Whenever we are executing the last part of the function and there is no yield left in the function then after executing that last part StopIteration exception will be raised.

As it happens with for loop and iterators that when an iterator try to execute the next function but no more elements are left in the iterable, it also raises the StopIteration exception.

  • Suppose we want to send a value(which can be a constant or a variable) at a certain checkpoint i.e at a certain state of a function.

    We can also do that using yield keyword. When we want to send a value, we’ll use send function instead of next.

    Let’s see with an example

    def func():
        print('Function part 1')
      
        x = yield
        print(x)
        print('Function part 2')
      
        a = yield
        print(a)
        print('Function part 3')
      
      
    try:
      
        y = func()
      
        next(y)			# Function part 1 executed, to reach the first yield we used next
      
        y.send(6)		# Function part 2 executed and value sent 6
      
        y.send(12)		# Function part 2 executed and value sent 12 and StopIteration raised
      
    except StopIteration as e:
        pass
      
    
    OUTPUT : 
      
    Function part 1
    6
    Function part 2
    12
    Function part 3
    

The reason we used next first before using send is, we can only used send when we are at checkpoint yield and yield is on the right side of the expression. So to reach that first yield we have to use the next function.

Now here comes an interesting application of coroutines. Suppose we want to switch back and forth between two functions like we do in multithreading.

But in multithreading until an interrupt is encountered by the OS it will keep executing but in this case we can switch whenever we want.

Let’s see with an example

def func1():
    print('Function 1 part 1')

    yield
    print('Function 1 part 2')

    yield
    print('Function 1 part 3')

    yield
    print('Function 1 part 4')

    yield
    print('Function 1 part 5')


def func2():
    print('Function 2 part 1')

    yield
    print('Function 2 part 2')

    yield
    print('Function 2 part 3')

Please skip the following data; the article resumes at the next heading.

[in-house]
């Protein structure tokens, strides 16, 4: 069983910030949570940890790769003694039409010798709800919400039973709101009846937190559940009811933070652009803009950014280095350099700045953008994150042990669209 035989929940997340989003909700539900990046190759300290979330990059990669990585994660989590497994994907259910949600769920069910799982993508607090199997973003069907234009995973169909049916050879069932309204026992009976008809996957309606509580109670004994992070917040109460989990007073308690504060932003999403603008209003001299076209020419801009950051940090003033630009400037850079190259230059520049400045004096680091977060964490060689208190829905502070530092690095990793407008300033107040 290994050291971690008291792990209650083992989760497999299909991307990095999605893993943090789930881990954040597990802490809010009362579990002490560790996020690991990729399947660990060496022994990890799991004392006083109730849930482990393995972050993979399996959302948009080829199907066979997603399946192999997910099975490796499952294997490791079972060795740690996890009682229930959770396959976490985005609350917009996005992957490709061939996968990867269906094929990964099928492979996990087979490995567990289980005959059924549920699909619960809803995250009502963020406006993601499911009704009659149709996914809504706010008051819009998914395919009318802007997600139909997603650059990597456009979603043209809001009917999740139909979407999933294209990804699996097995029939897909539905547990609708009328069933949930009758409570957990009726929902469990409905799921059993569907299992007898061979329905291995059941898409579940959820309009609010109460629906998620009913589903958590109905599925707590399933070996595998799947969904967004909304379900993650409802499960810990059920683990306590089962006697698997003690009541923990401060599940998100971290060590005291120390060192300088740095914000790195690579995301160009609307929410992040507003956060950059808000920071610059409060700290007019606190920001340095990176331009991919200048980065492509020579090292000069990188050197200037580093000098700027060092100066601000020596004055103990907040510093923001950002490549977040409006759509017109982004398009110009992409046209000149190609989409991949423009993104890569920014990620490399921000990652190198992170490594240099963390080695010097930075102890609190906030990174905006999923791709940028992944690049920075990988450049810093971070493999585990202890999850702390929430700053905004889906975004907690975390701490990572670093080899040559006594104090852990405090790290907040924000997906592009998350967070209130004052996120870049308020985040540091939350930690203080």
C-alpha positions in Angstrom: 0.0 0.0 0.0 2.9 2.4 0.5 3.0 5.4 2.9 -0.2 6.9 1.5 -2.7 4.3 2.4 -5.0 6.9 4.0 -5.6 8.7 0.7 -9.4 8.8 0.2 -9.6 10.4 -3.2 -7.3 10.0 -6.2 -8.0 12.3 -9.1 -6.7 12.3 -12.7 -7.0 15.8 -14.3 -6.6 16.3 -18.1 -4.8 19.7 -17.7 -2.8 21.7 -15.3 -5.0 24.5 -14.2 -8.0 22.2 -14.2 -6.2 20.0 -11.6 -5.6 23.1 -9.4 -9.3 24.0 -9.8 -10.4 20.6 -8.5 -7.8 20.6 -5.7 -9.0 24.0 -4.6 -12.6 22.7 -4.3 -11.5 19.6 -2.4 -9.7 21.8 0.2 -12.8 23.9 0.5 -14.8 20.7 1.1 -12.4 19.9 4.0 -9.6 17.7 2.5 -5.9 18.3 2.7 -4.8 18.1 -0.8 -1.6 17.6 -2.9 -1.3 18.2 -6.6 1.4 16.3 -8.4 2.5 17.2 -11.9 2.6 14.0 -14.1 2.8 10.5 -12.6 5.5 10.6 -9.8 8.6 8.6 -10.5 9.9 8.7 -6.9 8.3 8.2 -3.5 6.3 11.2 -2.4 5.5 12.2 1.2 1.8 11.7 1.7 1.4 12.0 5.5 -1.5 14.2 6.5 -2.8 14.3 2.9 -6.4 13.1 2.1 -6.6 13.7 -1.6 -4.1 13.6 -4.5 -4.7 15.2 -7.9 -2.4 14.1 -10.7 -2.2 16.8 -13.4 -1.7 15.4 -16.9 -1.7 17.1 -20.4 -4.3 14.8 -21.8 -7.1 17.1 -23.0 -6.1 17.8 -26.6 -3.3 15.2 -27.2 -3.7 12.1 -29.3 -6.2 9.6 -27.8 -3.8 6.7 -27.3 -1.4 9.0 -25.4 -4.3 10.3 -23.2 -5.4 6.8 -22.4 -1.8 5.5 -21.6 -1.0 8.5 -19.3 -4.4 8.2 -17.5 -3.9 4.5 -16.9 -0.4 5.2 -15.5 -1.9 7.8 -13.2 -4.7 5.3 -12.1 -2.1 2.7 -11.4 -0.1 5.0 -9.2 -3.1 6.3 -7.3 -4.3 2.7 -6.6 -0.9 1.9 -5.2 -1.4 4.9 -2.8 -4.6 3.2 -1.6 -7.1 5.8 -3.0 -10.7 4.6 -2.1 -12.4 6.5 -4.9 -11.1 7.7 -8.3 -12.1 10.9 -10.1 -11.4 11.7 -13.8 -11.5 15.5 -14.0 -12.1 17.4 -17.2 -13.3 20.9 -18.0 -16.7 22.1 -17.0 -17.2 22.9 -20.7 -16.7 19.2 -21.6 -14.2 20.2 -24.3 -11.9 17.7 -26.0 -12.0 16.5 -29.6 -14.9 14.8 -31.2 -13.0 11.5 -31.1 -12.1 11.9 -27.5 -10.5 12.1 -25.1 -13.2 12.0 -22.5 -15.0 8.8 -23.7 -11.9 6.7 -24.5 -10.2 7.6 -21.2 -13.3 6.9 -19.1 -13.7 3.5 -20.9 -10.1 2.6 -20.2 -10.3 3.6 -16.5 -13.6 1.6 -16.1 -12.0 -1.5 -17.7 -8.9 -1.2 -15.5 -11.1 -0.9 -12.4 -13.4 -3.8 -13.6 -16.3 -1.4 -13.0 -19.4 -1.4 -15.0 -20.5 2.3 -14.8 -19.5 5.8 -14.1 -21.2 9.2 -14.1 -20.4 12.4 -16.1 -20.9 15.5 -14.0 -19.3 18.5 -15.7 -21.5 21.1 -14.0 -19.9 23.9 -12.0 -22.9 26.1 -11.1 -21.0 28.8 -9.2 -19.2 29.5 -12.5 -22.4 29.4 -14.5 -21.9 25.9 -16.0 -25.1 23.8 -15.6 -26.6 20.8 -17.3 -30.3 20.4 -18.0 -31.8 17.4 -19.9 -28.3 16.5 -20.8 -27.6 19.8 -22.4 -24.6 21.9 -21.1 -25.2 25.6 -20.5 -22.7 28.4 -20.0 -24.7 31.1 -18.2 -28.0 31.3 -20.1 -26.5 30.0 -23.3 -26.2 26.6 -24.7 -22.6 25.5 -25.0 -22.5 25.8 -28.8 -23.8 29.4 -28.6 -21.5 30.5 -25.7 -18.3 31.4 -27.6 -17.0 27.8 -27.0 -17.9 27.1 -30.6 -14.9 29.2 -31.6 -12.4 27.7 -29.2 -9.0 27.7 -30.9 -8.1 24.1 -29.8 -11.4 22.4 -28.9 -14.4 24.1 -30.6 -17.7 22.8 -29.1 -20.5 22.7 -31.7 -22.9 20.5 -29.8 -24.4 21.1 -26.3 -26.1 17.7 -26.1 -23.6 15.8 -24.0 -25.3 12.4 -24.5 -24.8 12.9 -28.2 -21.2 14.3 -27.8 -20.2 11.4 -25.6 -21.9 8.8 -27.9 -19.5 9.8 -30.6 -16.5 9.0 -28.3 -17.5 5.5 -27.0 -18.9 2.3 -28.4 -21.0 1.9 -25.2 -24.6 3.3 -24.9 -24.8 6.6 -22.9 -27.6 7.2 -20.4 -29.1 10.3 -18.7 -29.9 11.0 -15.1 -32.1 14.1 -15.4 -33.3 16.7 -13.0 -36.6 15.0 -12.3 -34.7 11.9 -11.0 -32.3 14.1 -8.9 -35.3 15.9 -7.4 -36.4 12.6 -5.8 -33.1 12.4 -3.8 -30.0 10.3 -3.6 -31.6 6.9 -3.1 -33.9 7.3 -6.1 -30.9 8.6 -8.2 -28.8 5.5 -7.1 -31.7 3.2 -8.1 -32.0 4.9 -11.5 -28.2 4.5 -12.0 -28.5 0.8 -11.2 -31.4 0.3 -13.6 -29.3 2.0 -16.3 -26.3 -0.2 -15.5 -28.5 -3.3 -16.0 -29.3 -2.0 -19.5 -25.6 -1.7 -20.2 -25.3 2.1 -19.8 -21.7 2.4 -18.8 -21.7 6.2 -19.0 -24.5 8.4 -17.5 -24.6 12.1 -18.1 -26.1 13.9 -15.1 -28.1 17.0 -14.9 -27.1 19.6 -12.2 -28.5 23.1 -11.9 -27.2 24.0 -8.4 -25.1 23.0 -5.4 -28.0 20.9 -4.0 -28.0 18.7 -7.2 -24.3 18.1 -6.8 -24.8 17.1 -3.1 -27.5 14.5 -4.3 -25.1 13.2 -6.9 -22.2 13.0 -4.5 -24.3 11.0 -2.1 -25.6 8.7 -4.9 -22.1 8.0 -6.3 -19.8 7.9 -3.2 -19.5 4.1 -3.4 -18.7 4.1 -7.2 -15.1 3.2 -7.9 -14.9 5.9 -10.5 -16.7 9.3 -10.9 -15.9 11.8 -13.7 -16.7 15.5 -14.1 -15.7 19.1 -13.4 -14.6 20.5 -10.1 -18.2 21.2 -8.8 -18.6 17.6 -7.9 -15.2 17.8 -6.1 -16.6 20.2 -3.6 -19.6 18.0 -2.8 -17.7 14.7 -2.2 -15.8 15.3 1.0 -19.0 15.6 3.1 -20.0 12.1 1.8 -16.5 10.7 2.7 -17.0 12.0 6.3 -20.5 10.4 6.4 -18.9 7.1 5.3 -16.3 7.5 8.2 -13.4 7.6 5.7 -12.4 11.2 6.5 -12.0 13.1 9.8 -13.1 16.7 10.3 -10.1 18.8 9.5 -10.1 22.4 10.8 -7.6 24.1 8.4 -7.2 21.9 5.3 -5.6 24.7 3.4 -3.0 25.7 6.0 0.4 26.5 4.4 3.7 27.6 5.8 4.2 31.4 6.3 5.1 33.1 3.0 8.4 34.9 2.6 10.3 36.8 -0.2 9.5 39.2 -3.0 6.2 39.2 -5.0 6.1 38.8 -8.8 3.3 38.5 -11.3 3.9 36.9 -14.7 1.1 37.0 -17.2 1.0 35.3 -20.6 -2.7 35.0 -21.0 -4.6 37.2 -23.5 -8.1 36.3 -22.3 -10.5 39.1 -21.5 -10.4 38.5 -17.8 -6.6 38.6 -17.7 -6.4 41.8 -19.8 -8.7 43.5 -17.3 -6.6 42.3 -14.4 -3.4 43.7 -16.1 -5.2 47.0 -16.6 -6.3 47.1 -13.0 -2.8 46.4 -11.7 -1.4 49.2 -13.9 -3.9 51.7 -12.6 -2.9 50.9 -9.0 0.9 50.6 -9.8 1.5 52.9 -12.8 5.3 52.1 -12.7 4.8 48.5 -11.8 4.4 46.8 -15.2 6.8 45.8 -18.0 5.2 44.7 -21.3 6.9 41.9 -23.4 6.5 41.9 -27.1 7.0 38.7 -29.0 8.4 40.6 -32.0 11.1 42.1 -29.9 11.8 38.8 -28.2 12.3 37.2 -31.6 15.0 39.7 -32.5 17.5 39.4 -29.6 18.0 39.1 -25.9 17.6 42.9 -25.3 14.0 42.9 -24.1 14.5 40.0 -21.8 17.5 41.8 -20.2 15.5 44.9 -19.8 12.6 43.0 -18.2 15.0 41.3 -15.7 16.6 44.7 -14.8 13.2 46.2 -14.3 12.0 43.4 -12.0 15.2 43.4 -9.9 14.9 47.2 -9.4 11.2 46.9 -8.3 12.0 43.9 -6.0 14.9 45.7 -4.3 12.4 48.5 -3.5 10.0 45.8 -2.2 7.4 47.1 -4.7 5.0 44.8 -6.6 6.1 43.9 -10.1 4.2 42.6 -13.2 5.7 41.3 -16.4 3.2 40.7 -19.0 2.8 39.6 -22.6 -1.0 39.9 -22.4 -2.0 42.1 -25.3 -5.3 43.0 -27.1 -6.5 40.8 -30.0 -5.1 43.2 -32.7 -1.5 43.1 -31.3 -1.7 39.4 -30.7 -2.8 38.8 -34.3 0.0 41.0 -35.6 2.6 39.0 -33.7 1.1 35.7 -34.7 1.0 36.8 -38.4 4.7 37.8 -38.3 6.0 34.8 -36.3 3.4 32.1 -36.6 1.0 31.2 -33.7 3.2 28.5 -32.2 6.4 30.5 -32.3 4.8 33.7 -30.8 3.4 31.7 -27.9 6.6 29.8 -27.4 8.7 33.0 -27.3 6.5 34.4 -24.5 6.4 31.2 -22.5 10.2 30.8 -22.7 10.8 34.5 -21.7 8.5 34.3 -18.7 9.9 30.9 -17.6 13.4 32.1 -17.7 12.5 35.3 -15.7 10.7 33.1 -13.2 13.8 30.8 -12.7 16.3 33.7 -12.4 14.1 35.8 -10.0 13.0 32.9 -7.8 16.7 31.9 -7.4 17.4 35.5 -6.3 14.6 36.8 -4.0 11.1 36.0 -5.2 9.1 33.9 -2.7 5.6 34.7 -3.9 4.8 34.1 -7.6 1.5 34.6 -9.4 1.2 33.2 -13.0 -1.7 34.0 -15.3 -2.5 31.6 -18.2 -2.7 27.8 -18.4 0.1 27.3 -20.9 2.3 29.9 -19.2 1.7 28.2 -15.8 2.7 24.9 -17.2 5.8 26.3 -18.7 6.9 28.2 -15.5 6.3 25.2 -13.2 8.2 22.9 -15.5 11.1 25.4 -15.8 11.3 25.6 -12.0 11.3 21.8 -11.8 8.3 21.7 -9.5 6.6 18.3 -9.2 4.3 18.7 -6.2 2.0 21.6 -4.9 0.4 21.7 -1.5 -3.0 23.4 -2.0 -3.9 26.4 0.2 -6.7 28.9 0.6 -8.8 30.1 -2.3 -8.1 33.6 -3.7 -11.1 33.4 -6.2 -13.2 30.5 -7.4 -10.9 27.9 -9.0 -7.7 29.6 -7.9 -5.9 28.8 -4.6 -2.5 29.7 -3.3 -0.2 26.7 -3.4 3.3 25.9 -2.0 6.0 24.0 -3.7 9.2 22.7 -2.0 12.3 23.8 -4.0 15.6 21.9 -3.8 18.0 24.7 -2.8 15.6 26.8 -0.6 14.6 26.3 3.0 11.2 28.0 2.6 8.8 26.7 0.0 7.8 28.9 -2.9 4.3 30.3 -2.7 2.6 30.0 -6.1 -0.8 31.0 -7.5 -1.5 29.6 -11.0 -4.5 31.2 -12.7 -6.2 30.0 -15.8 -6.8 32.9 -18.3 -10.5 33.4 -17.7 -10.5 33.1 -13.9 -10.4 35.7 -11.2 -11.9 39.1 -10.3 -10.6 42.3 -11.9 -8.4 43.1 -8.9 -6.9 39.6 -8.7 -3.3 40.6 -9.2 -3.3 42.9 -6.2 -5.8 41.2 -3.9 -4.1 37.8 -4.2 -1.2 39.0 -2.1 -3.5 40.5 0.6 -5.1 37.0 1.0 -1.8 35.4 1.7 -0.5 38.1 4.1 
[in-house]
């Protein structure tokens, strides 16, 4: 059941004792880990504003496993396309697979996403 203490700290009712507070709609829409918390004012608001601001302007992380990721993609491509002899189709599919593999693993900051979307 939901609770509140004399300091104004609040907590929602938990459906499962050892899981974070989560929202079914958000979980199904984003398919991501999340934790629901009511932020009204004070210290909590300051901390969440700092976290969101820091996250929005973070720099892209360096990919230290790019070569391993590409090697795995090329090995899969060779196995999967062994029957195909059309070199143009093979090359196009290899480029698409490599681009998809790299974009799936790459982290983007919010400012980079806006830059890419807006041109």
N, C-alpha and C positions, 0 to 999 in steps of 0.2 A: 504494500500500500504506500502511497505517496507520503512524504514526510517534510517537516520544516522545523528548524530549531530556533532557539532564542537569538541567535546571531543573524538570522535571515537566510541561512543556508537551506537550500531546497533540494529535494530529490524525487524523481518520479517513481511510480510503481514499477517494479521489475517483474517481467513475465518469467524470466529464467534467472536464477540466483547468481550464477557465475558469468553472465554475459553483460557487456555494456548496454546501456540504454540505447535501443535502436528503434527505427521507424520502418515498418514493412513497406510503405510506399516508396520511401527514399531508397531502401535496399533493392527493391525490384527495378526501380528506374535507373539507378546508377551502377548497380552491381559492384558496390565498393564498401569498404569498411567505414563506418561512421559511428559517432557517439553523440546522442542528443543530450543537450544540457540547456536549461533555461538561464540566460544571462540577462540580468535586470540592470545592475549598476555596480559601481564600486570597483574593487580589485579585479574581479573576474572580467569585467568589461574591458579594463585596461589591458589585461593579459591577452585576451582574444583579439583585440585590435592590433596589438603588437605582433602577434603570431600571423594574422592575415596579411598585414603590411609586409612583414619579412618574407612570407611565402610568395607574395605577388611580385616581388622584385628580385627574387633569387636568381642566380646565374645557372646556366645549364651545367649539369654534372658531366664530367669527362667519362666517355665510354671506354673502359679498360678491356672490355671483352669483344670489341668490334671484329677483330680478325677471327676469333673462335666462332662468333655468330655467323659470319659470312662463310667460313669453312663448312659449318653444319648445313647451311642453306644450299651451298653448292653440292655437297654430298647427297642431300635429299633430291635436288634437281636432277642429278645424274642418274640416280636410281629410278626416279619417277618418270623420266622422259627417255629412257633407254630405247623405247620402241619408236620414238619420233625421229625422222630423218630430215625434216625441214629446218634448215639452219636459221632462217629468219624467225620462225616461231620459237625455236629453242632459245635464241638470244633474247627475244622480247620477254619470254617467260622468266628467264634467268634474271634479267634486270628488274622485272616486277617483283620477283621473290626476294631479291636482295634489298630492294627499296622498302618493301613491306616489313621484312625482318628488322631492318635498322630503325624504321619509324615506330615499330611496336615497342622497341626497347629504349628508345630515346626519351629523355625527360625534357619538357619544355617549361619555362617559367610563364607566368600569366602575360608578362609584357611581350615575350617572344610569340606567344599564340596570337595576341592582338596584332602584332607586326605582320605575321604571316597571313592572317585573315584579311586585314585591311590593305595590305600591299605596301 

yield
    print('Function 2 part 4')

    yield
    print('Function 2 part 5')


try:

    a = func1()
    b = func2()

    next(a)  	# Will execute Function 1 part 1
    next(b)  	# Will execute Function 2 part 1
    next(a)  	# Will execute Function 1 part 2
    next(a)  	# Will execute Function 1 part 3
    next(b)  	# Will execute Function 2 part 2
    next(b)  	# Will execute Function 2 part 3
    next(b)  	# Will execute Function 2 part 4
    next(a)  	# Will execute Function 1 part 4
    next(a)  	# Will execute Function 1 part 5 and raise StopIteration exception

except StopIteration as e:
    pass

OUTPUT : 

Function 1 part 1
Function 2 part 1
Function 1 part 2
Function 1 part 3
Function 2 part 2
Function 2 part 3
Function 2 part 4
Function 1 part 4
Function 1 part 5

Here in the above example we can see that we can switch back and forth between coroutines whenever we want.

So if we write our own custom scheduler which handles the switching between multiple coroutines then we can achieve with single threading which we do with multithreading.

Coroutines has many applications such as concurrency and other programming patterns can also be implemented like Producer Consumer or Sender Receiver in network programming which i’ll be sharing with you in the upcoming articles.

Coroutines are also the building blocks of many frameworks such as asyncio, twisted, aiohttp. They can also be chained together to make pipelines and solve problems.